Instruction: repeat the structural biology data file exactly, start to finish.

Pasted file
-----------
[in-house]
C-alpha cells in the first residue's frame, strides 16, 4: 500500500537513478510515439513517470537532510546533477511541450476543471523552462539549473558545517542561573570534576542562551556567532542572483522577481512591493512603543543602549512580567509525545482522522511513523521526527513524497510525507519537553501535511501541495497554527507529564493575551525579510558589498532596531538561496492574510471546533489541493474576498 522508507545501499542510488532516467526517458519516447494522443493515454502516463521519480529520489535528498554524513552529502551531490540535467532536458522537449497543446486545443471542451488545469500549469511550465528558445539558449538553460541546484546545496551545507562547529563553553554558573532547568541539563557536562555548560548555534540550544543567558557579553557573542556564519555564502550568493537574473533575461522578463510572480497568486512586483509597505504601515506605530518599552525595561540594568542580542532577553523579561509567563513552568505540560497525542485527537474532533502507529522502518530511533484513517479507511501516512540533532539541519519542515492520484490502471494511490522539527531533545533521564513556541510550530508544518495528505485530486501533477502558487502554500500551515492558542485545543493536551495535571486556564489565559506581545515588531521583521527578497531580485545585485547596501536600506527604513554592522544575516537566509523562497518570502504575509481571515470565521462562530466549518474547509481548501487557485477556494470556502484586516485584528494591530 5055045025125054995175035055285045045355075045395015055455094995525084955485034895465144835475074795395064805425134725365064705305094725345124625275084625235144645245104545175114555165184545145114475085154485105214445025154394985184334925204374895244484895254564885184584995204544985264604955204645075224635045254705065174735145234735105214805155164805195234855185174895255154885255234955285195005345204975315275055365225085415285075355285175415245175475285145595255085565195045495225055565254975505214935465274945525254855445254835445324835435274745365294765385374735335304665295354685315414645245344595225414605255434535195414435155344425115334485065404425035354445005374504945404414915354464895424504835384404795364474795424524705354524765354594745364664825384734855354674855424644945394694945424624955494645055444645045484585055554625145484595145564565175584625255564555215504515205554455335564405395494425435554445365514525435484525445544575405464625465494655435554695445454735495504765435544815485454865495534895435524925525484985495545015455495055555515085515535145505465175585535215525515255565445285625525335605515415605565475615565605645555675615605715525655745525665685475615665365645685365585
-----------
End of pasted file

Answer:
[in-house]
C-alpha cells in the first residue's frame, strides 16, 4: 500500500537513478510515439513517470537532510546533477511541450476543471523552462539549473558545517542561573570534576542562551556567532542572483522577481512591493512603543543602549512580567509525545482522522511513523521526527513524497510525507519537553501535511501541495497554527507529564493575551525579510558589498532596531538561496492574510471546533489541493474576498 522508507545501499542510488532516467526517458519516447494522443493515454502516463521519480529520489535528498554524513552529502551531490540535467532536458522537449497543446486545443471542451488545469500549469511550465528558445539558449538553460541546484546545496551545507562547529563553553554558573532547568541539563557536562555548560548555534540550544543567558557579553557573542556564519555564502550568493537574473533575461522578463510572480497568486512586483509597505504601515506605530518599552525595561540594568542580542532577553523579561509567563513552568505540560497525542485527537474532533502507529522502518530511533484513517479507511501516512540533532539541519519542515492520484490502471494511490522539527531533545533521564513556541510550530508544518495528505485530486501533477502558487502554500500551515492558542485545543493536551495535571486556564489565559506581545515588531521583521527578497531580485545585485547596501536600506527604513554592522544575516537566509523562497518570502504575509481571515470565521462562530466549518474547509481548501487557485477556494470556502484586516485584528494591530 5055045025125054995175035055285045045355075045395015055455094995525084955485034895465144835475074795395064805425134725365064705305094725345124625275084625235144645245104545175114555165184545145114475085154485105214445025154394985184334925204374895244484895254564885184584995204544985264604955204645075224635045254705065174735145234735105214805155164805195234855185174895255154885255234955285195005345204975315275055365225085415285075355285175415245175475285145595255085565195045495225055565254975505214935465274945525254855445254835445324835435274745365294765385374735335304665295354685315414645245344595225414605255434535195414435155344425115334485065404425035354445005374504945404414915354464895424504835384404795364474795424524705354524765354594745364664825384734855354674855424644945394694945424624955494645055444645045484585055554625145484595145564565175584625255564555215504515205554455335564405395494425435554445365514525435484525445544575405464625465494655435554695445454735495504765435544815485454865495534895435524925525484985495545015455495055555515085515535145505465175585535215525515255565445285625525335605515415605565475615565605645555675615605715525655745525665685475615665365645685365585